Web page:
You see them in every gym in the world: The gaggles of vivacious, bubbly extroverts issuing directives to exhausted gym-goers. “You can do it, man!” “Come on, push, push, push!” Yes, we’re talking about personal trainers. But even though they all somehow seem to preternaturally exude irrepressible and constant enthusiasm, at the end of the day, they’re mere professionals—just like you or me. And that means they have thoughts and feelings of their own. So read on, because we’ve compiled the 14 juiciest tidbits your personal trainer won’t tell you directly. And for more great fitness advice, check out The 7 Major Everyday Exercise Killers You Need to Avoid.
They don’t all have washboard abs.
A personal trainer is supposed to get you in shape; their own physique has nothing to do with how qualified or unqualified they are, and as such, not every trainer rocks a set of abs that you could climb. So judge a trainer on their work history, their attitude, and their reputation—not their musculature.
And if you want some of your own, they’re made in the kitchen.
Here’s one thing personal trainers don’t want you to know, because if you did, their job loses relevancy: Abs aren’t made in the gym. They’re made in the kitchen. You can build all the core muscles you want, but they won’t show if you’re not eating right. So be sure to alter your diet to include the 10 Greatest Carbs For Your Six-Pack.
They’re not nutritionists.
When a trainer becomes official, they’re known as a certified strength and conditioning specialist (CSCS). Passing a CSCS program doesn’t make somebody a certified nutritionist. So, sure, take fitness advice from your personal trainer. But get your diet advice elsewhere—from, say, a nutritionist.
You’re their product.
A personal trainer’s “job satisfaction comes from seeing you succeed,” says Jonathan Goodman, CSCS, the founder of the Personal Trainer Development Center. “Because of this, it’s frustrating when you don’t show the same commitment outside of a session that you do during it.”
They see through your charades.
“We weight loss trainers see through your stall tactics,” says one trainer. ” ‘I think I need to fill my water bottle.’ ‘Let me get a dry towel real quick.’ … Nice try.”
You can score discounts by teaming up with friends.
Unless your personal trainer specifies that they only do one-on-one sessions, chances are, you can bring a friend or two—and yes, bulk personal training sessions will result in discounts for the whole group. According to Traci D. Mitchell, the creator of the 40 Day Shape Up Plan, you can sometimes score up to a whopping 50 percent discount.
Not all of them are certified.
According to Menezes, a certified personal trainer, not every personal trainer knows their stuff. “Some take multiple-choice online tests and use that, plus their visible muscles, to get hired.” Again, be sure to ask about a trainer’s qualifications before signing up with them.
Gym overbook members.
If every person who signed up for a gym on January 2nd went to the gym every day, every sports club in your city would have lines out the door. According to an episode of Planet Money, one Planet Fitness location, for instance, signed up 6,000 members in January 2014. Their capacity? 300.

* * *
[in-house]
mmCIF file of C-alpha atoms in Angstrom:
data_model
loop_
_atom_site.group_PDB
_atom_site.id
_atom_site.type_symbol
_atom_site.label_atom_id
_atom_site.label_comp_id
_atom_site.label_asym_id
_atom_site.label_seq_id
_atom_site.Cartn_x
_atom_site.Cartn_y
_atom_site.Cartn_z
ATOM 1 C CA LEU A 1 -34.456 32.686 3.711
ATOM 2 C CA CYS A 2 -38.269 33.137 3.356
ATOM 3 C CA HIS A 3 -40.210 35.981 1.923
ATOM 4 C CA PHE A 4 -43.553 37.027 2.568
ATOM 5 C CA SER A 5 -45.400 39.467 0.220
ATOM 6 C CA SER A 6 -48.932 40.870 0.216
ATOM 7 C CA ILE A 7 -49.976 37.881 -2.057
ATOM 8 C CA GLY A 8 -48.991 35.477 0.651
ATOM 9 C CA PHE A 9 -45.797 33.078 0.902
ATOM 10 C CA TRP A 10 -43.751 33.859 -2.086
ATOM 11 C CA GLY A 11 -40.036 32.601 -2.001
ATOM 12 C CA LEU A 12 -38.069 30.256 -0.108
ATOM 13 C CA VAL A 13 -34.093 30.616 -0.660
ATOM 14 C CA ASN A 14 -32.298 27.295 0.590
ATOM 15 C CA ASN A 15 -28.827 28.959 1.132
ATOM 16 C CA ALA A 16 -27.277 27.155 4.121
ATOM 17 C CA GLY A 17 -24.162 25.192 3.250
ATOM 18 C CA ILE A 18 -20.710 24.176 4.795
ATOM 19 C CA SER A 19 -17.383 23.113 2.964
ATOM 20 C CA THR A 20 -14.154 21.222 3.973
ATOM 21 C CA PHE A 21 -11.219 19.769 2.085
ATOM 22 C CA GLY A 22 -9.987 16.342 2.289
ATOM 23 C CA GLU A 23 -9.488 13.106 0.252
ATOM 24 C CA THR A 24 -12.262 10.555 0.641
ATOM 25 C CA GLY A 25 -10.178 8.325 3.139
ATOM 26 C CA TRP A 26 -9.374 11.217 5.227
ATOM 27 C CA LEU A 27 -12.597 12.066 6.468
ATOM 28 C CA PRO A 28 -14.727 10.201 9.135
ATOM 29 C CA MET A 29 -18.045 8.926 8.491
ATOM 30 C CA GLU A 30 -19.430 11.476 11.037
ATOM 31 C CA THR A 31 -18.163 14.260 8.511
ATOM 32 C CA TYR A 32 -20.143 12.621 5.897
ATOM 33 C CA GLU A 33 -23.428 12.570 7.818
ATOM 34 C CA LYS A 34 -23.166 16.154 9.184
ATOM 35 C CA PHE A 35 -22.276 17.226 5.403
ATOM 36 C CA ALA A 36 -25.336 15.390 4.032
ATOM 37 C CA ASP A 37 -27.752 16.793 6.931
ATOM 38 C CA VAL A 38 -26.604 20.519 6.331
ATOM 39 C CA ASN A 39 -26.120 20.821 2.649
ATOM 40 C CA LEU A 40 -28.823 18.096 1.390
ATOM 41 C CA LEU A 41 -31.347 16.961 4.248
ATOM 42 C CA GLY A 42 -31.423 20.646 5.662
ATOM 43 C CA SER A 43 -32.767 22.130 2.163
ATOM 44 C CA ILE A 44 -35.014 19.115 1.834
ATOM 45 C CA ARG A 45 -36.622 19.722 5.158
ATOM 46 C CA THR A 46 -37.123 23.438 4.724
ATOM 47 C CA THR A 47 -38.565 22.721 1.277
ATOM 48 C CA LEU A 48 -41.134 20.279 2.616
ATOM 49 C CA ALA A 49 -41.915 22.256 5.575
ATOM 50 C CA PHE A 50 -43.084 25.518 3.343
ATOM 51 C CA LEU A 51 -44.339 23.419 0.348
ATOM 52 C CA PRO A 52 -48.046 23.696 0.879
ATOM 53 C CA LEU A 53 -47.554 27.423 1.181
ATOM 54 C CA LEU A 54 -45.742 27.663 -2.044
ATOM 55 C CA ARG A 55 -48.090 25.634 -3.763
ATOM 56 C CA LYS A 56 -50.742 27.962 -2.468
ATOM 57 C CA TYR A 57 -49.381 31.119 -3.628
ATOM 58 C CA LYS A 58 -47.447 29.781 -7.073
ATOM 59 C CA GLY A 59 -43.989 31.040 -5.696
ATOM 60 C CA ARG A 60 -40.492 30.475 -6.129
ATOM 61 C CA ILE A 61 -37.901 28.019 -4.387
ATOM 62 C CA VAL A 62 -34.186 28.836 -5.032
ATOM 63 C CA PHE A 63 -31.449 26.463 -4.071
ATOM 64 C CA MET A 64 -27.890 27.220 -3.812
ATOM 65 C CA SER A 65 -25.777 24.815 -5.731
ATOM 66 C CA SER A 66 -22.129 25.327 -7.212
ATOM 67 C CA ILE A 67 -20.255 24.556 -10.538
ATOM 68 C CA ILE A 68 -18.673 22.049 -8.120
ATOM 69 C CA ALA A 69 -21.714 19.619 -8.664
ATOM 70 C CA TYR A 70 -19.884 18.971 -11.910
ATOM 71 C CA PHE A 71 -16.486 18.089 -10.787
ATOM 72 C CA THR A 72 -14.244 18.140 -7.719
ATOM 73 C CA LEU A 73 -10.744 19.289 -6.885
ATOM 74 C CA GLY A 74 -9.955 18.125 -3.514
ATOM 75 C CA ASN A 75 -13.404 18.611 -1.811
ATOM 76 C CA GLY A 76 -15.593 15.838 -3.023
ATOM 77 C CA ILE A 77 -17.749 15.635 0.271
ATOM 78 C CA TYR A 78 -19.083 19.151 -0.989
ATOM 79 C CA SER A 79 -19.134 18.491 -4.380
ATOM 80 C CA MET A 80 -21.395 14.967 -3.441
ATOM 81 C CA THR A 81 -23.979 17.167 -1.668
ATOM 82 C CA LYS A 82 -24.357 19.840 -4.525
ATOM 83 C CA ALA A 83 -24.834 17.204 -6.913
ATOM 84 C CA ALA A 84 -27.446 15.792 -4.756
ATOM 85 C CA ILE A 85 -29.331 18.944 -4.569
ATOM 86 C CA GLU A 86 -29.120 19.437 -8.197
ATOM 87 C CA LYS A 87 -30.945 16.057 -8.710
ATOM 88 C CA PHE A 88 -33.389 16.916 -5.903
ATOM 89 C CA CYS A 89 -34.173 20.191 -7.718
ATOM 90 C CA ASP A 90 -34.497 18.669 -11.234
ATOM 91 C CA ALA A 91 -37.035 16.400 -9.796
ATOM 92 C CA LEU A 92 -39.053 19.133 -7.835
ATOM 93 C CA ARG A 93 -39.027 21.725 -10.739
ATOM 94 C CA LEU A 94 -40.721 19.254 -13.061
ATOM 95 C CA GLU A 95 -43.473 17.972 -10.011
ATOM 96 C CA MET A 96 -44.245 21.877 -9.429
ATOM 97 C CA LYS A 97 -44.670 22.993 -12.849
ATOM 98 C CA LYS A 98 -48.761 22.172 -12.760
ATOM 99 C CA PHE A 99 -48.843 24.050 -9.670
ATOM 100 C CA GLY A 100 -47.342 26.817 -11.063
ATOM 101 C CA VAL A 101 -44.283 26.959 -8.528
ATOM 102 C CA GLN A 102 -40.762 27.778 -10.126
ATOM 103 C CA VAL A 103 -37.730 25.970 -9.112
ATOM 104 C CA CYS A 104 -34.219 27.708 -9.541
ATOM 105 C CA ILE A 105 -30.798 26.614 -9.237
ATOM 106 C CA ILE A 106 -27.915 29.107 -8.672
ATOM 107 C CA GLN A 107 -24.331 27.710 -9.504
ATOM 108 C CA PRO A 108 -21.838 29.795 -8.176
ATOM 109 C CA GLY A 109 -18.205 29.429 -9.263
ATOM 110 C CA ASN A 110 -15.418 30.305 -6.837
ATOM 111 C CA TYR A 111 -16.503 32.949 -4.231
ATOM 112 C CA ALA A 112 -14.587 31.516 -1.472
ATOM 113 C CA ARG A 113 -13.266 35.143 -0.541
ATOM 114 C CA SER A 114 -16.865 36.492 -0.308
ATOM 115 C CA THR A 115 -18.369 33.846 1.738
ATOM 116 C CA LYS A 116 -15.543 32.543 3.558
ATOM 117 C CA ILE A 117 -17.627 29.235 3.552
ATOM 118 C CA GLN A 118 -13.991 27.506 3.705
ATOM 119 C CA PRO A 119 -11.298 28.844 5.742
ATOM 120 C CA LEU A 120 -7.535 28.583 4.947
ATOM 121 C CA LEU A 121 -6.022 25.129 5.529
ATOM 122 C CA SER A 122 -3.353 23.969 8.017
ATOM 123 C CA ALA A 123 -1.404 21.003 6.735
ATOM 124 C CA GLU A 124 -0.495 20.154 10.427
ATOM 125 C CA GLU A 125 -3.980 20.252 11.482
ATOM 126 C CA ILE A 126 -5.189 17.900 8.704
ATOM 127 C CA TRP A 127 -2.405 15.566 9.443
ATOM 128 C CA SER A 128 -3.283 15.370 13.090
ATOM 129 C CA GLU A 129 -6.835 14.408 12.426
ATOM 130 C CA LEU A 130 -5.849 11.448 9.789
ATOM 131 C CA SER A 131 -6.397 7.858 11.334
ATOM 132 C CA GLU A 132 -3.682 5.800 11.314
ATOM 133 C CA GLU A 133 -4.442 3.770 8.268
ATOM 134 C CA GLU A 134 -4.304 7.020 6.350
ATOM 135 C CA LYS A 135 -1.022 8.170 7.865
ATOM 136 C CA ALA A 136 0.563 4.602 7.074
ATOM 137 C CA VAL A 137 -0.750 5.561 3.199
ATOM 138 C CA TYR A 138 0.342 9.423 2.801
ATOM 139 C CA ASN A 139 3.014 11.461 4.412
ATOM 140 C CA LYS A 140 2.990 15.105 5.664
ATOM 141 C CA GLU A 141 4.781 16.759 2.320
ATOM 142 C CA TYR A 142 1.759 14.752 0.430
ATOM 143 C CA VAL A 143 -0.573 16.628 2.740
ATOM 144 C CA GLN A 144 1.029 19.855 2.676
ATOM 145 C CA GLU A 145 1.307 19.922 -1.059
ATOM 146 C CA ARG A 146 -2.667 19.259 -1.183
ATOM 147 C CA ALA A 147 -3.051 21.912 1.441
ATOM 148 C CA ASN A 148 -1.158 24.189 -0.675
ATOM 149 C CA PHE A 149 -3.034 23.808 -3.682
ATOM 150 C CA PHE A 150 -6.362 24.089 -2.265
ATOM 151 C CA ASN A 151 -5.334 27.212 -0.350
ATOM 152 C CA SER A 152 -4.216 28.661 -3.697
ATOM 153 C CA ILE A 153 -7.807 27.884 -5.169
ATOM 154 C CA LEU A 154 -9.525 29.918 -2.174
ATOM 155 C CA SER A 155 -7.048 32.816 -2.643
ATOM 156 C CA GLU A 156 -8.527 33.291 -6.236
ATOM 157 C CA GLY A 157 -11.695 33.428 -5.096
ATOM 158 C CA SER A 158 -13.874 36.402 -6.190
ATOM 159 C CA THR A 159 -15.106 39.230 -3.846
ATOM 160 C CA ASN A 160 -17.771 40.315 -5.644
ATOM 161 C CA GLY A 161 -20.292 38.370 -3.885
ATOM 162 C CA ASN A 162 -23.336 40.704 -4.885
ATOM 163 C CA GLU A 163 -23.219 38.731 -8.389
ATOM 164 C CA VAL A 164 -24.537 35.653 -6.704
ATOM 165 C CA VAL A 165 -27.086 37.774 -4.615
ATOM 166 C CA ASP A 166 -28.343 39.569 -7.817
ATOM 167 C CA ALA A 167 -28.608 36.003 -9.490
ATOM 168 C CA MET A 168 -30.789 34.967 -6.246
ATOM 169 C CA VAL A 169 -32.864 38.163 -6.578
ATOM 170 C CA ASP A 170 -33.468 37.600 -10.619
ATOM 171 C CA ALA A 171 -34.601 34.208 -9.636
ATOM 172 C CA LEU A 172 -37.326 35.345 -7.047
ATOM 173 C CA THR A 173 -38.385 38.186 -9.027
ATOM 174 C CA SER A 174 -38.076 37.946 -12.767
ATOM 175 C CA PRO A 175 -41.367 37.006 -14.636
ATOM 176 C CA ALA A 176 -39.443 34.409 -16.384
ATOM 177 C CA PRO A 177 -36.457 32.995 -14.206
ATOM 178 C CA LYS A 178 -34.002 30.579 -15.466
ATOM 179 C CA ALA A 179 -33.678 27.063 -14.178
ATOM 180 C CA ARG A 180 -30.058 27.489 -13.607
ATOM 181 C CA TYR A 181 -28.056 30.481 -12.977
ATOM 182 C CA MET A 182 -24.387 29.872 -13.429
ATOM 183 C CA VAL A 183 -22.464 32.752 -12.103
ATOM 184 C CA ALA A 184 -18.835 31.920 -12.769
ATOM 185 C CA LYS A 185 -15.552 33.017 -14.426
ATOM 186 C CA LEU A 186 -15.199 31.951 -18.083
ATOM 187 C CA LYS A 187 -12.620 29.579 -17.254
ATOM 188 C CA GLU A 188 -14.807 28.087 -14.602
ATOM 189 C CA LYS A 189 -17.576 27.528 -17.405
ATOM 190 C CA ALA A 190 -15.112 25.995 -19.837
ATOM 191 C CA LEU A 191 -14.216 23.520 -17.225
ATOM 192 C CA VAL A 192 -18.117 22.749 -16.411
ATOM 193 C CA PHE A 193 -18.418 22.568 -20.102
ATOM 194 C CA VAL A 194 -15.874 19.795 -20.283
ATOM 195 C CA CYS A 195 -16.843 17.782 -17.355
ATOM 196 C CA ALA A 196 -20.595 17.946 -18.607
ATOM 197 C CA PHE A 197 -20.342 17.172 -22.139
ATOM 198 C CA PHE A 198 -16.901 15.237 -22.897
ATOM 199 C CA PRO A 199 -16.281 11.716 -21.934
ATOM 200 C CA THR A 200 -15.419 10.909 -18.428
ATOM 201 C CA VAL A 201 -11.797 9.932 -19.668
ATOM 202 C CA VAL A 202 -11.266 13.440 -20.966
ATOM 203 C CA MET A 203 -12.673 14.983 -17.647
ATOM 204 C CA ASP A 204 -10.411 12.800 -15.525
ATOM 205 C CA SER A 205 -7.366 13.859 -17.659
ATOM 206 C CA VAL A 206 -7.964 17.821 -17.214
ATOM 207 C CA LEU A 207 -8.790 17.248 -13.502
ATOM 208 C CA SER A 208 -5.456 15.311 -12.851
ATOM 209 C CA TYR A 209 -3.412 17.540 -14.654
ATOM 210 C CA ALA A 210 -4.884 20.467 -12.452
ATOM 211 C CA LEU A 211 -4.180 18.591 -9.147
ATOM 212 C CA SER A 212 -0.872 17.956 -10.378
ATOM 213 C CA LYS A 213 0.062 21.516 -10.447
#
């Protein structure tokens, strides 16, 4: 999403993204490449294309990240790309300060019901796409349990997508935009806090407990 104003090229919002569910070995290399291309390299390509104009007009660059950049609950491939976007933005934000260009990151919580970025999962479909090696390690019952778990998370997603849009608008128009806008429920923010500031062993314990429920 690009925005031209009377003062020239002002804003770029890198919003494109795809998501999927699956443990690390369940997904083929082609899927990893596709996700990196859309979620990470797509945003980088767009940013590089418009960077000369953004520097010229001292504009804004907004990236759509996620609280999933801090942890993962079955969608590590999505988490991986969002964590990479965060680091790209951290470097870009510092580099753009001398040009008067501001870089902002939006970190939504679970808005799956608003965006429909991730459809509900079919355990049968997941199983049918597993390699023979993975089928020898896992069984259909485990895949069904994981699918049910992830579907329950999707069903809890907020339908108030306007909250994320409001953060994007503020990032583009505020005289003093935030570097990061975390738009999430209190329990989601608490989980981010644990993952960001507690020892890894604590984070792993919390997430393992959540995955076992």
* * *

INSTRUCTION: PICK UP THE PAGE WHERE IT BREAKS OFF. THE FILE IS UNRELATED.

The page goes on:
They’ve got a copy of your workout.
Keeping a pen-and-paper copy of your workout—the exact moves, the specific weight, the precise number of reps—is a surefire way to track your progress. But in this digital day-and-age, it’s not always so easy to keep track of printed paper. But, according to Goodman, good personal trainers keep backup digital copies of their trainees’s workouts.
Gyms are filthy.
A study in the Clinical Journal of Sports Medicine posits that, in the average gym, 63 percent of the machines have so-called rhinoviruses—compounds that are responsible for more than half of all common cold diagnoses. (For what it’s worth, weight equipment was more of a culprit than cardio machines.)
Motivation is tough for them, too.
“I don’t always wake up and think, ‘Ten miles! I’m going for it today!’,” says Lauren Williams, the head coach at Tone House. And if you’re looking for some motivation of your own, check out the 11 Ways Smart People Get Themselves to Go to the Gym.
They’re not always right.
“I used to tell clients doing bench presses to touch the barbell to their chests,” says Menezes. “Then I learned this was shredding up their shoulder joints, so I stopped.”
You’re doing sit-ups wrong.
“The biggest mistake—and a lot of people make it here—is putting your hands behind your head,” says Katie Barrett, lead instructor at B/SPOKE Cycling Studio in Boston and a certified personal trainer. “By putting your hands behind your head and using them to pull yourself into the sit-up, you can strain your neck.” Instead, keep your hands crossed over your chest. Or forgo the sit-up altogether and try The Single Greatest Flat-Abs Exercise You’re Not Doing.
They can smell you.
“Keep in mind that the gym is a closed environment, often without much air circulation,” says Jenn Zerling, the author of Breaking the Chains of Obesity: 107 Tools. “Your outdoor running group may not notice if you wear the same tank for a week, but odors are magnified inside.”
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